Tibok-tibok is Pampanga’s regional version of maja blanca. But while the latter is made of coconut milk, corn, and cornstarch, this Kapampangan delicacy is made of fresh carabao’s milk, rice flour, and latik topping.

The milk pudding has a smooth, creamy flavor and texture with a delicious hint of coconut aroma. Like most kakanin, it’s enjoyed as a dessert or snack.

Helpful tips

  • Do the latik first as you will require the coconut oil to oil the dish and to brush on the milk pudding.
  • Carabao’s milk isn’t accessible here in the U.S. so I substitute dairy animals’ milk. Since carabao’s milk has a somewhat pungent taste, include a spot of table salt to the bovine’s milk to copy the flavor.
  • For all out flavor, make a point to utilize homogenized or entire fat milk, NOT nonfat or low-fat, when utilizing dairy animals’ milk.
  • Simmer the milk on low heat and do not bring to a rapid boil to keep from curdling or separating.
  • Tibok-tibok is traditionally thickened with rice flour. You can use cornstarch but the texture will be firmer and less silky
  • To evenly distribute pudding mixture and to smoothen the top, gently tap the pan a few times on the counter.
  • When storing for future use, cover and lightly press a plastic film on the surface of the pudding to keep the top from drying out.

How to serve

  • Permit the pudding to cool and set totally before cutting into serving parts and garnish with the brilliant coconut curds.
  • For sanitation, don’t keep at room temperature for over two hours as it ruins rapidly.
  • To store, spread firmly with plastic film and refrigerate for as long as 3 days.


• 3 1/2 cups canned coconut milk*

Toasted coconut:
• 1 -2 cups sweetened flaked or shredded coconut (same as desiccated coconut)

• 3 1/2 cups canned coconut milk *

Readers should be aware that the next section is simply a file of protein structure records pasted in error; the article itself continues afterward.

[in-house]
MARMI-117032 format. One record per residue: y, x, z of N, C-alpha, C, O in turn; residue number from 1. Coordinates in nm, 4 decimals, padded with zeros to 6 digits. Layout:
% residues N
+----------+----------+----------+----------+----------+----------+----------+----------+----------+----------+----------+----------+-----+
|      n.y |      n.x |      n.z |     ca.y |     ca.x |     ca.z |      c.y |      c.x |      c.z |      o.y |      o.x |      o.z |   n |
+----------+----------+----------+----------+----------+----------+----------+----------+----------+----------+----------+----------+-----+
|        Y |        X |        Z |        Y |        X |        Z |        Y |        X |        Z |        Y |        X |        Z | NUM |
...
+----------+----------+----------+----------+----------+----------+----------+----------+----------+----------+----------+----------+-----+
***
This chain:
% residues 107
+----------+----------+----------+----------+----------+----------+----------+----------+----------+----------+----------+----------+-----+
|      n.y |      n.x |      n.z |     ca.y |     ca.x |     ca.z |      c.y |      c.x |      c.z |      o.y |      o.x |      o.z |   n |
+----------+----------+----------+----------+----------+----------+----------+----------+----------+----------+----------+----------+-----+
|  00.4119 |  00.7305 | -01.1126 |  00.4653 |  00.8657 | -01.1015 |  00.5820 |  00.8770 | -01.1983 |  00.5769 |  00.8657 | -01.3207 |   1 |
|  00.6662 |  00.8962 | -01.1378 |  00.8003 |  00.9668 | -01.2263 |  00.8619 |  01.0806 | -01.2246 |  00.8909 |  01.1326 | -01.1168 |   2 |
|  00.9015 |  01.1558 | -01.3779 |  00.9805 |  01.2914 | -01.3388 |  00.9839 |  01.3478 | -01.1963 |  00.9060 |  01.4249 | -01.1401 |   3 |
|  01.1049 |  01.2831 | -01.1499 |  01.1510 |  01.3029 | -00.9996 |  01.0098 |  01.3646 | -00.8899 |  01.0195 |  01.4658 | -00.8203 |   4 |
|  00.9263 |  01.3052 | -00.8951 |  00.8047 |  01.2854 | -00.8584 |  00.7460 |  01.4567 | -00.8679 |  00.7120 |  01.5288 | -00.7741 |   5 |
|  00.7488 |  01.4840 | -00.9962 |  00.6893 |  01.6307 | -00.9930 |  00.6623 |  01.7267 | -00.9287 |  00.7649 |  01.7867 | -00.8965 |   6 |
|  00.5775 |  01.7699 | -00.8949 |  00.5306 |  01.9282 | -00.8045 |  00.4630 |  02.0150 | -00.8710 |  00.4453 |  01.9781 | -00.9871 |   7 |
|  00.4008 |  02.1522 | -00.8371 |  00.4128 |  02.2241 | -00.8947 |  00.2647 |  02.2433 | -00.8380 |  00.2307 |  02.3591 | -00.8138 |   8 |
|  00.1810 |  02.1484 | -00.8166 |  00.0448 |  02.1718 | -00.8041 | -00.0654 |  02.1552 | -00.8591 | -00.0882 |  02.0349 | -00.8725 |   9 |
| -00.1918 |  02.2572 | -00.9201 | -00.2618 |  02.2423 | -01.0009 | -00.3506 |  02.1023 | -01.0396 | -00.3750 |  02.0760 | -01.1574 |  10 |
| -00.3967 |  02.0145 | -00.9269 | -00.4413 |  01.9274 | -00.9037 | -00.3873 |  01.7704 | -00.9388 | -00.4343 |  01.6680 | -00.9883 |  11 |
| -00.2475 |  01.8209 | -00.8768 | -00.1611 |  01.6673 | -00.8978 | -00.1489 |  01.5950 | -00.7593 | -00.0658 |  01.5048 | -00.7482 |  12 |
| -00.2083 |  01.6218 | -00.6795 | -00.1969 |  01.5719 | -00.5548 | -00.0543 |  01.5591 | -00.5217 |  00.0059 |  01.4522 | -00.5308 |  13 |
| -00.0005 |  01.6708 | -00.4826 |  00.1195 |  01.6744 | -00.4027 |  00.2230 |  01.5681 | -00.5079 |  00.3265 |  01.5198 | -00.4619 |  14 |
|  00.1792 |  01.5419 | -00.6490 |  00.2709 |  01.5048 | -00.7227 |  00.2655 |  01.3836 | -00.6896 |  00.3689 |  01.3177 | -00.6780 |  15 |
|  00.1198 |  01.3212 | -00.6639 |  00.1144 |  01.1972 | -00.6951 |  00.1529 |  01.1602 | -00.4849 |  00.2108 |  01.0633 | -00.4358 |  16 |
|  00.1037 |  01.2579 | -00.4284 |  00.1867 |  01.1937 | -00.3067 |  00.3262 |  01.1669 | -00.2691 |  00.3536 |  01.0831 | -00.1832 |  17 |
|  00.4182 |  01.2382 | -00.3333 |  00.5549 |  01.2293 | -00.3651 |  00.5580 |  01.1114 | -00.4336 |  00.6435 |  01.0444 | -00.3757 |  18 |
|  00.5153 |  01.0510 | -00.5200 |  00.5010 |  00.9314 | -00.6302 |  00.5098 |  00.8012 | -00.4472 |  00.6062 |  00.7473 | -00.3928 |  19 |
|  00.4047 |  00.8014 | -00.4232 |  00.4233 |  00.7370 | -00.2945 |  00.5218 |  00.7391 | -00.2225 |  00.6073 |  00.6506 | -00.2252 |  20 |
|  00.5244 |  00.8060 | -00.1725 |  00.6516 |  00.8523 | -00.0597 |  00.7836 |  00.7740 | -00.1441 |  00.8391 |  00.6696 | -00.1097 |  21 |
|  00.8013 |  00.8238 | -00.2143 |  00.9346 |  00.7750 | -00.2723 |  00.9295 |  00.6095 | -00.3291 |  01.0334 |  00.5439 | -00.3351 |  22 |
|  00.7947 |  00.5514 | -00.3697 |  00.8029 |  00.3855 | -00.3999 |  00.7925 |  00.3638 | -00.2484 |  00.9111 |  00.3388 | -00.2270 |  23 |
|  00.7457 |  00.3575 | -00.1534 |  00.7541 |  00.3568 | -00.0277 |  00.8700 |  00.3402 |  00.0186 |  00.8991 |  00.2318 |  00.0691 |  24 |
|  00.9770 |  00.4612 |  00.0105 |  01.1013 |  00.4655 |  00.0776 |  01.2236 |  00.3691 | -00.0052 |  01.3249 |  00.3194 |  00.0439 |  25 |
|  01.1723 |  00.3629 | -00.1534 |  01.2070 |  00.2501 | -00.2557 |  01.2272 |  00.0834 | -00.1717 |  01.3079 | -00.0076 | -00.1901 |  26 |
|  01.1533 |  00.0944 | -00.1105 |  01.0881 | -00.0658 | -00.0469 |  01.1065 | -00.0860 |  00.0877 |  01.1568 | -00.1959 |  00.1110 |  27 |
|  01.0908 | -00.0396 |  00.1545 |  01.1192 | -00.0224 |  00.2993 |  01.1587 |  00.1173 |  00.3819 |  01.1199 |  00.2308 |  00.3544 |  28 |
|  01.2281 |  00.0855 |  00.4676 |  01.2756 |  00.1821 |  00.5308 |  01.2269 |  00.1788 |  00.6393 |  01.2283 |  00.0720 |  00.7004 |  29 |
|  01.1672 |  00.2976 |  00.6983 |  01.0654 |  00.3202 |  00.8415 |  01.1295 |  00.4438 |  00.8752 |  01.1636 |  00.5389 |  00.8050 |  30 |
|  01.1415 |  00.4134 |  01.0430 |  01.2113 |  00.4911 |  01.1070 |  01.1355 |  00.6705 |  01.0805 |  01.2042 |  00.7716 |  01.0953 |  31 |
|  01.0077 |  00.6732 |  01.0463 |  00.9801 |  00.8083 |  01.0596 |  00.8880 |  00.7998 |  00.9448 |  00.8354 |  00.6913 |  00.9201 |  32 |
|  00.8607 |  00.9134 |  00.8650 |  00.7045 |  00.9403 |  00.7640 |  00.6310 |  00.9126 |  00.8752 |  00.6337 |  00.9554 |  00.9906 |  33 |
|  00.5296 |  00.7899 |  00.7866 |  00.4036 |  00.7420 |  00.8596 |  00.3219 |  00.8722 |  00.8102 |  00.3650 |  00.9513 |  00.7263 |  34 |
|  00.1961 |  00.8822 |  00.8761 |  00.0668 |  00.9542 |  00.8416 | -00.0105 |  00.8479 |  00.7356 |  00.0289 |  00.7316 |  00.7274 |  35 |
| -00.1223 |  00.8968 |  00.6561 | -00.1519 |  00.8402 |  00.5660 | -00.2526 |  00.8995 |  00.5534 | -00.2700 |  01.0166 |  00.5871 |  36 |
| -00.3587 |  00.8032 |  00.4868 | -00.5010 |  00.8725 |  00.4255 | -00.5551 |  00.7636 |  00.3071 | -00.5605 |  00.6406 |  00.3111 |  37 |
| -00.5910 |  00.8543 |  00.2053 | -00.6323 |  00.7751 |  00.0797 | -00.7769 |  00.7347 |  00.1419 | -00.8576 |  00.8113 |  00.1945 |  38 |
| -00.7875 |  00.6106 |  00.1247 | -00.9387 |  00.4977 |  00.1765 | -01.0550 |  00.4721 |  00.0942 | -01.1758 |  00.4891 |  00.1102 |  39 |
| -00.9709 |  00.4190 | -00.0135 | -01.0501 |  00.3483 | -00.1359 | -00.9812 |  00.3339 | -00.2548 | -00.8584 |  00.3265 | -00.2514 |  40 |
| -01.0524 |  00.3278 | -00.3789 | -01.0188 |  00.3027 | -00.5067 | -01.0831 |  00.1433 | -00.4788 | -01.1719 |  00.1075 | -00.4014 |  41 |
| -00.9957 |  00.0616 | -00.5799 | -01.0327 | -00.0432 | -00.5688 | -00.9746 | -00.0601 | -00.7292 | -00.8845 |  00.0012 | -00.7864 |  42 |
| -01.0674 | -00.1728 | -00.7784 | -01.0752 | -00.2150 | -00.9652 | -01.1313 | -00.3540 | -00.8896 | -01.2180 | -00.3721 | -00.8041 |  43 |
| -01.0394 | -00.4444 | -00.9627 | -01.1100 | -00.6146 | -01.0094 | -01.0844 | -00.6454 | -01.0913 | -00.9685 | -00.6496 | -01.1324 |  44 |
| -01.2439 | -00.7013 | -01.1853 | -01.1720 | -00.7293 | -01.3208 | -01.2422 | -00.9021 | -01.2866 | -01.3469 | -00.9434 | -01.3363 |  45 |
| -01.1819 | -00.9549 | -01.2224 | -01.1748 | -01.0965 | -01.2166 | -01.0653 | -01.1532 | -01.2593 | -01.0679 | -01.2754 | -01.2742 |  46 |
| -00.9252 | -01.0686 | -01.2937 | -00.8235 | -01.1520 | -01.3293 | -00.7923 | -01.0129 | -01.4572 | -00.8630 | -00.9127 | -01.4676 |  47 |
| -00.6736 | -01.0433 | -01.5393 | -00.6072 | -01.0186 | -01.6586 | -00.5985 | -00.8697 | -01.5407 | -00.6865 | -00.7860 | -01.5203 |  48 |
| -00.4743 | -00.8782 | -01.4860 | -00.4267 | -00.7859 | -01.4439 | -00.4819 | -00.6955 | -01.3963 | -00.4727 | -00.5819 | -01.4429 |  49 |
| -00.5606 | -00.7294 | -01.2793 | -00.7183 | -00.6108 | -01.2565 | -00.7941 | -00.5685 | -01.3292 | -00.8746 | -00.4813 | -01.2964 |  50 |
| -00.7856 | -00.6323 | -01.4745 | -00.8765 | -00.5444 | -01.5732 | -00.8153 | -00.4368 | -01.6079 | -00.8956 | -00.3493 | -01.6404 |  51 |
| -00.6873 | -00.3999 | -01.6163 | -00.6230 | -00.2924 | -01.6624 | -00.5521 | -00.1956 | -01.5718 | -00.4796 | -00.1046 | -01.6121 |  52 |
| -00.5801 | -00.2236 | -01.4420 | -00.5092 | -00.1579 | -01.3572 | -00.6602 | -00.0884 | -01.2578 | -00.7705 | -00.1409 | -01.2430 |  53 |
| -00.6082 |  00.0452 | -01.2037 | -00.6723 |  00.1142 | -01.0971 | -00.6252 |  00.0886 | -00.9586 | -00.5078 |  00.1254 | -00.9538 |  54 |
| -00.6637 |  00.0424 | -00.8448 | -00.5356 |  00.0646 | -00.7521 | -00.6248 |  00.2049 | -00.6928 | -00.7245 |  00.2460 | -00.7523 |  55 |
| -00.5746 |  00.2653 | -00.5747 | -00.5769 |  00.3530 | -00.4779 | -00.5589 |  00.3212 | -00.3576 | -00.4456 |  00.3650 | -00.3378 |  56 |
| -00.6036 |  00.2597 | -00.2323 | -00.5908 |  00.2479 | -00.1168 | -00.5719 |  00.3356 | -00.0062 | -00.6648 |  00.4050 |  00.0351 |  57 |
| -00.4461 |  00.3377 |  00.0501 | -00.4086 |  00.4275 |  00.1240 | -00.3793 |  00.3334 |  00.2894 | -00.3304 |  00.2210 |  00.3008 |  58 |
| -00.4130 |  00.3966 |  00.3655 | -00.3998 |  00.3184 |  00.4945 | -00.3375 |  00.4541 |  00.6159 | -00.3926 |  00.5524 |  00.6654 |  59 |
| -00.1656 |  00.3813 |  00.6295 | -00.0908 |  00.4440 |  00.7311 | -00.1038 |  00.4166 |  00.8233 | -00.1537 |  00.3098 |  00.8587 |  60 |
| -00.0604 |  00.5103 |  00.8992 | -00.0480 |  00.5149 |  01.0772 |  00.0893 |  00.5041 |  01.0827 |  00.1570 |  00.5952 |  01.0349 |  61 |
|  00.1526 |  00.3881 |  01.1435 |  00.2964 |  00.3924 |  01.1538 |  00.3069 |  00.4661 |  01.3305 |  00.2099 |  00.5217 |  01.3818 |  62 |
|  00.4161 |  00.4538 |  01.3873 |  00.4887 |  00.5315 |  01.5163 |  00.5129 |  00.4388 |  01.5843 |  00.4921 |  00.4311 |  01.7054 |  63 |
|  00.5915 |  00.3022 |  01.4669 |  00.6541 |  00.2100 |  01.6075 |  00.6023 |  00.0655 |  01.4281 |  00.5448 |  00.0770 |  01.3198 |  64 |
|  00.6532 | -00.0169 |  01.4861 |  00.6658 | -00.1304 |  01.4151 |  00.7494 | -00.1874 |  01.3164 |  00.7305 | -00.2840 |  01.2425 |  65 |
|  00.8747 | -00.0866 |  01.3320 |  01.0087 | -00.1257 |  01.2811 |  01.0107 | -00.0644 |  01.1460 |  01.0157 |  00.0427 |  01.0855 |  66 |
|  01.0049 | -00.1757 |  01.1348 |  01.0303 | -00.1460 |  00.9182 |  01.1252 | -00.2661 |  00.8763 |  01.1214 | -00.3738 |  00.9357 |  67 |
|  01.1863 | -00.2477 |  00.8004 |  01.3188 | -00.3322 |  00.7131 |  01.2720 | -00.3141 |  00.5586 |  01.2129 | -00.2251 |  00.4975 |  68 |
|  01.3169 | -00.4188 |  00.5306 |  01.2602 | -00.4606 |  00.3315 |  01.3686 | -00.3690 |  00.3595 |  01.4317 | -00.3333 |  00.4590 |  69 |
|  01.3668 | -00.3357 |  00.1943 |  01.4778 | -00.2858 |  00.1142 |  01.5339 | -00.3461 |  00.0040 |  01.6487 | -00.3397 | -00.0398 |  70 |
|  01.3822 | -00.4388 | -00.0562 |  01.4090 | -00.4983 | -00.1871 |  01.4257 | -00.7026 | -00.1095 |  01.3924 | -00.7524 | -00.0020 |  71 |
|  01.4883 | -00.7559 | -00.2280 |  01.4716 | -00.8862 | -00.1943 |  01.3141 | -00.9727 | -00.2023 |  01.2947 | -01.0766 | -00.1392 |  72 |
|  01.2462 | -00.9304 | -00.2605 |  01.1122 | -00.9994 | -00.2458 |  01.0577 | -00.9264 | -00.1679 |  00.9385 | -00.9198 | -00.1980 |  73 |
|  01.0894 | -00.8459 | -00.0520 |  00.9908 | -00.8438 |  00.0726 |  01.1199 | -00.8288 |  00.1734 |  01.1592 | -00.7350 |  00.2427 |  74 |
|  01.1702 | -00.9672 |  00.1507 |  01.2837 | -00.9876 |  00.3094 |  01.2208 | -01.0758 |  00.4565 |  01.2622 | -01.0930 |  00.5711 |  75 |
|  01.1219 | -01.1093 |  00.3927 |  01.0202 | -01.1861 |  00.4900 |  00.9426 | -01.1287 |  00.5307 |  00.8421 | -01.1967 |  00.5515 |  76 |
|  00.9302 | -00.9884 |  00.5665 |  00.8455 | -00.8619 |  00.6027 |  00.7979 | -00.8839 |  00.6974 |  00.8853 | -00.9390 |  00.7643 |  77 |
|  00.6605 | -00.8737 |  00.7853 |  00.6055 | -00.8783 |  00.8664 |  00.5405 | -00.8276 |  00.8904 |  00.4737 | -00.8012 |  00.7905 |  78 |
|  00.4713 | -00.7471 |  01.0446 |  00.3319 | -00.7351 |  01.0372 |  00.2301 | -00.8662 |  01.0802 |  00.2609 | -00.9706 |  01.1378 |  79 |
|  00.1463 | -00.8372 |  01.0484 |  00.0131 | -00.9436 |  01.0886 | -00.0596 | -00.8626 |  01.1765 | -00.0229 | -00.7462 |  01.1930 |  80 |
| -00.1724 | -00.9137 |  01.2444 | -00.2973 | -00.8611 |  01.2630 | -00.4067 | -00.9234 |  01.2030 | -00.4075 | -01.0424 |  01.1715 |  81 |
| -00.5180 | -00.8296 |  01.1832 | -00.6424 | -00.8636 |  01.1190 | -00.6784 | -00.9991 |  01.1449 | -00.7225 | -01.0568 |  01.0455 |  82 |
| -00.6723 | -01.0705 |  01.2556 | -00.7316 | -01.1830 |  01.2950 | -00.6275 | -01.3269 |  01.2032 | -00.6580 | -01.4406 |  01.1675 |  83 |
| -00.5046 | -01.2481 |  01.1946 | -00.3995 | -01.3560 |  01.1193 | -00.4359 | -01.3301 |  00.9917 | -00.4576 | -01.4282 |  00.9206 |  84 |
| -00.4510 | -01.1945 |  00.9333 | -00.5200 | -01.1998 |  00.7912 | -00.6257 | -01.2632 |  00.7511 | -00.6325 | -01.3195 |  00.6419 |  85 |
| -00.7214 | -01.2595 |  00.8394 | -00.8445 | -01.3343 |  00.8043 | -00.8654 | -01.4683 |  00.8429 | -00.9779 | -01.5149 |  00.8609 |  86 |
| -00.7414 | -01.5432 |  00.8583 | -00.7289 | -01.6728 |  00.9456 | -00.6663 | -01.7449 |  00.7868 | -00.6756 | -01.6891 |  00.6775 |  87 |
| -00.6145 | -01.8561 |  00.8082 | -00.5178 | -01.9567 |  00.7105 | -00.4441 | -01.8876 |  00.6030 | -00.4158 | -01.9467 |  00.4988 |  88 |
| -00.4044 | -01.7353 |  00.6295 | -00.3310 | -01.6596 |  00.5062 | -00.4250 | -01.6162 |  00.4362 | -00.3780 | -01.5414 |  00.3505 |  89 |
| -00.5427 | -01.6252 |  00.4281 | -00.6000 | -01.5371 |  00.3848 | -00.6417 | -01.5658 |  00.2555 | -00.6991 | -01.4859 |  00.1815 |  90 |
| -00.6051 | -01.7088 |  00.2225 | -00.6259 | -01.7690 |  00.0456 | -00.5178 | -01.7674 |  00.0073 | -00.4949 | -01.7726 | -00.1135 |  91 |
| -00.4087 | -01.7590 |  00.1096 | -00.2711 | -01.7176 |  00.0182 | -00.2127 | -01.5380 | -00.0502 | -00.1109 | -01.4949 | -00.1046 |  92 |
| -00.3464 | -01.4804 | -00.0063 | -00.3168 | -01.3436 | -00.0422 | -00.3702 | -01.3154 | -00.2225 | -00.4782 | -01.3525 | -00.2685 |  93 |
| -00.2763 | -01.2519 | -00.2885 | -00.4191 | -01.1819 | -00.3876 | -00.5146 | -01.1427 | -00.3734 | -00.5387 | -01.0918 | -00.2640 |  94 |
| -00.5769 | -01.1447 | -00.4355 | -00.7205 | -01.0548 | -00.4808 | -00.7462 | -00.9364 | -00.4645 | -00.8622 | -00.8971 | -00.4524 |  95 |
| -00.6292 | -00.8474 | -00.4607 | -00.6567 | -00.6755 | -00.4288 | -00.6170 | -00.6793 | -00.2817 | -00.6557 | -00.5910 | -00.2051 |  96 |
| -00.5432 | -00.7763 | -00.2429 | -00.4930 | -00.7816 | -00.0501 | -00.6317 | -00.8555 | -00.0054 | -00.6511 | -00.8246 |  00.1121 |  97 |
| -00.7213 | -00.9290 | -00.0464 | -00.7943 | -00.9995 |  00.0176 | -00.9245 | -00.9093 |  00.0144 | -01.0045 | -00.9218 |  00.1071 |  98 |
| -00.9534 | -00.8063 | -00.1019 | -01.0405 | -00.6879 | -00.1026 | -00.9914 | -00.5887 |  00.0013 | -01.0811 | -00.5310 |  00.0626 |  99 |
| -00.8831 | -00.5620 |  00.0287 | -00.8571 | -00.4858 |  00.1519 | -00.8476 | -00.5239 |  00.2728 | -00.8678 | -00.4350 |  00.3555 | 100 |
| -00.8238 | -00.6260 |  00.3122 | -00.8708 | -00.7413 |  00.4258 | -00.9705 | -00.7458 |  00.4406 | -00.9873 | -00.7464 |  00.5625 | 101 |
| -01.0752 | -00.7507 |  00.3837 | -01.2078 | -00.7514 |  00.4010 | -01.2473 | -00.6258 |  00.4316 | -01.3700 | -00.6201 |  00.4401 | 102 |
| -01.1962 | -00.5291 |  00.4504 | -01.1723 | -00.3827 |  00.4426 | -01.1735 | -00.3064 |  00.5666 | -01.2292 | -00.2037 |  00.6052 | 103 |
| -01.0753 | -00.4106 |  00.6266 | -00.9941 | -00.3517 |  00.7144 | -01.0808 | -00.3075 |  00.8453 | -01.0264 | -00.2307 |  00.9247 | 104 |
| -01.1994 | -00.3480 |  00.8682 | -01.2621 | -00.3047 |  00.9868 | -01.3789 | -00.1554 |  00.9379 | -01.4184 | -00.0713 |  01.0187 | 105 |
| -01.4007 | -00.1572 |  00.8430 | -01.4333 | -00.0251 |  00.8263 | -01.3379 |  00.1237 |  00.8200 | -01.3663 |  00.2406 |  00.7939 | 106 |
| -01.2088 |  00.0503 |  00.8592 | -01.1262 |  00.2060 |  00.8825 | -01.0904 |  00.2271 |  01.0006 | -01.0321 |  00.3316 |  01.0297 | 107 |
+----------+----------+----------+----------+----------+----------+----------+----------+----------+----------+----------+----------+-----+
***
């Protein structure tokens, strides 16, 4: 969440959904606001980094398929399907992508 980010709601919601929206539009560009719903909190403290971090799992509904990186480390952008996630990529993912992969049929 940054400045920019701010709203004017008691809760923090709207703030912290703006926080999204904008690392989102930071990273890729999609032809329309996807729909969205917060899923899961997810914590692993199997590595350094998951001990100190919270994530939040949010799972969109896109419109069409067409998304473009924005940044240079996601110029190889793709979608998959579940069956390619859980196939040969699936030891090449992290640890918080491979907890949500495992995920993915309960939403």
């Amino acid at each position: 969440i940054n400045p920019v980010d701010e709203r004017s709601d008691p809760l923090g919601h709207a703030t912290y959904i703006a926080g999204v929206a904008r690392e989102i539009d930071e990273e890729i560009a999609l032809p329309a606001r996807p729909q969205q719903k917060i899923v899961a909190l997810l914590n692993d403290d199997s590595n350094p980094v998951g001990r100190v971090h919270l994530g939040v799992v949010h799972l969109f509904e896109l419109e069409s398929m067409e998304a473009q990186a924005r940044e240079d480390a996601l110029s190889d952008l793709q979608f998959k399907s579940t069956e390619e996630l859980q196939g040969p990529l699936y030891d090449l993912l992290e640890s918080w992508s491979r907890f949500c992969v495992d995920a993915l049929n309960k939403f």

• 3 1/2 cups whole milk
• 1 cup sugar
• 1 cup rice flour or cornstarch
• 1 tablespoon of lime peel
• 1/2 tsp salt

* for best results, try to find canned coconut milk that has “first pressing” written on the label


For the latik:
In a deep non-stick frying pan, bring the coconut milk to a boil then lower to medium heat. Continue stirring the coconut milk until the coconut oil starts coming out and the coconut milk solids turn golden brown. Remove from heat immediately and pour into small bowl.

NOTE: some canned coconut milk are very lean, so if your coconut milk starts thickening and there’s not much oil coming out, add a tablespoon of coconut oil or vegetable oil to allow the milk solids to turn golden brown.

For the toasted coconut:
Preheat the oven to 350 degrees F. Lay the flaked or shredded coconut on a baking sheet lined with parchment paper or silicone baking mat. Heat for 3 to 5 minutes or until golden brown.

For the pudding:
Grease pan, with the coconut oil from the latik, then set aside. In a large saucepan, combine coconut milk, 2 1/2 cups whole milk, 1/2 cup sugar and lime peel. Bring to a boil, remove lime peel and then lower heat to a simmer. Combine cornstarch, 1/2 cup sugar and salt in a medium bowl. Add 1 cup whole milk and mix thoroughly. Pour into the saucepan and stir constantly until the pudding starts to thicken. Let the pudding cook for a few more minutes. The pudding will thicken and as soon as it starts to bubble, remove from heat and pour into the prepared pan. Let cool completely before cutting into servings. Enjoy!